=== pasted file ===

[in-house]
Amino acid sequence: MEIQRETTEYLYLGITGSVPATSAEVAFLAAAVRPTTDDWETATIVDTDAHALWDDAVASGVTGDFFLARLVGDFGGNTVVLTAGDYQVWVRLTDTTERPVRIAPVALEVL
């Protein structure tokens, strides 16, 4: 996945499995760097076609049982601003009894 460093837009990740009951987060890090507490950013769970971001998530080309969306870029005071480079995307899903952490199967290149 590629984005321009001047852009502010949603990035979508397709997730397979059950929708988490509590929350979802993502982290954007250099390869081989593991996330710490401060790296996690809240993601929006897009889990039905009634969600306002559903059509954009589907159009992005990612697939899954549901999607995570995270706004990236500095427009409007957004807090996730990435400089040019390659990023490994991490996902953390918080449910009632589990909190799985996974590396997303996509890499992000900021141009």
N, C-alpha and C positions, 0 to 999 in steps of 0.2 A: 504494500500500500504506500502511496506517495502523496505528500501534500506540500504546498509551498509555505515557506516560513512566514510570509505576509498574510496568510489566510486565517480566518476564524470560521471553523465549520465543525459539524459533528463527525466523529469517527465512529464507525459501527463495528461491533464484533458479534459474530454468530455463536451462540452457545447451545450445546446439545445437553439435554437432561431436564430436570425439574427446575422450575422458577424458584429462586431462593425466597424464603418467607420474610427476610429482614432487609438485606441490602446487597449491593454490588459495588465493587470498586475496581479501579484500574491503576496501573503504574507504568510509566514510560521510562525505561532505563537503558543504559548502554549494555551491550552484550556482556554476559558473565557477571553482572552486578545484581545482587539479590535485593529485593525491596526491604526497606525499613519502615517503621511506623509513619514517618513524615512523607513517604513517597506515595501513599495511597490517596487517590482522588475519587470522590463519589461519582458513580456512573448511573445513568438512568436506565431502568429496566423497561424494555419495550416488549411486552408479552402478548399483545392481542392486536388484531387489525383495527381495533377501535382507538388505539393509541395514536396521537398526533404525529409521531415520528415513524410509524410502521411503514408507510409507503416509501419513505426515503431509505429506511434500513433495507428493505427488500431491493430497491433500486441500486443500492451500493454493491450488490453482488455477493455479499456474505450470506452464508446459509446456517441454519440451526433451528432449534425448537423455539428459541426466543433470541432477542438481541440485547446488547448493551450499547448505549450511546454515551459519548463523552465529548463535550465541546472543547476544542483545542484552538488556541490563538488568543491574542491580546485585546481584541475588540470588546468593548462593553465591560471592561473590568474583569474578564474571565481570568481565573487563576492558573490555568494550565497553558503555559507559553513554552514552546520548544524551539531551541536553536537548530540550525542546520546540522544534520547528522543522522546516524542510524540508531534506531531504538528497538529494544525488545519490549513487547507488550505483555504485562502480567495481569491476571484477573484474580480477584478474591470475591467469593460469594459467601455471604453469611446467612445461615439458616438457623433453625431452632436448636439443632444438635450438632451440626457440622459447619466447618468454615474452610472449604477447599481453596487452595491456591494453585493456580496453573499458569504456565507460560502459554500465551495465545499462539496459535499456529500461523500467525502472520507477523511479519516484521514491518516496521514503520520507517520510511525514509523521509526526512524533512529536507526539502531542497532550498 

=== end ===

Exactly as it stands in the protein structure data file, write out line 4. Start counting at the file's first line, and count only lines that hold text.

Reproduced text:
N, C-alpha and C positions, 0 to 999 in steps of 0.2 A: 504494500500500500504506500502511496506517495502523496505528500501534500506540500504546498509551498509555505515557506516560513512566514510570509505576509498574510496568510489566510486565517480566518476564524470560521471553523465549520465543525459539524459533528463527525466523529469517527465512529464507525459501527463495528461491533464484533458479534459474530454468530455463536451462540452457545447451545450445546446439545445437553439435554437432561431436564430436570425439574427446575422450575422458577424458584429462586431462593425466597424464603418467607420474610427476610429482614432487609438485606441490602446487597449491593454490588459495588465493587470498586475496581479501579484500574491503576496501573503504574507504568510509566514510560521510562525505561532505563537503558543504559548502554549494555551491550552484550556482556554476559558473565557477571553482572552486578545484581545482587539479590535485593529485593525491596526491604526497606525499613519502615517503621511506623509513619514517618513524615512523607513517604513517597506515595501513599495511597490517596487517590482522588475519587470522590463519589461519582458513580456512573448511573445513568438512568436506565431502568429496566423497561424494555419495550416488549411486552408479552402478548399483545392481542392486536388484531387489525383495527381495533377501535382507538388505539393509541395514536396521537398526533404525529409521531415520528415513524410509524410502521411503514408507510409507503416509501419513505426515503431509505429506511434500513433495507428493505427488500431491493430497491433500486441500486443500492451500493454493491450488490453482488455477493455479499456474505450470506452464508446459509446456517441454519440451526433451528432449534425448537423455539428459541426466543433470541432477542438481541440485547446488547448493551450499547448505549450511546454515551459519548463523552465529548463535550465541546472543547476544542483545542484552538488556541490563538488568543491574542491580546485585546481584541475588540470588546468593548462593553465591560471592561473590568474583569474578564474571565481570568481565573487563576492558573490555568494550565497553558503555559507559553513554552514552546520548544524551539531551541536553536537548530540550525542546520546540522544534520547528522543522522546516524542510524540508531534506531531504538528497538529494544525488545519490549513487547507488550505483555504485562502480567495481569491476571484477573484474580480477584478474591470475591467469593460469594459467601455471604453469611446467612445461615439458616438457623433453625431452632436448636439443632444438635450438632451440626457440622459447619466447618468454615474452610472449604477447599481453596487452595491456591494453585493456580496453573499458569504456565507460560502459554500465551495465545499462539496459535499456529500461523500467525502472520507477523511479519516484521514491518516496521514503520520507517520510511525514509523521509526526512524533512529536507526539502531542497532550498 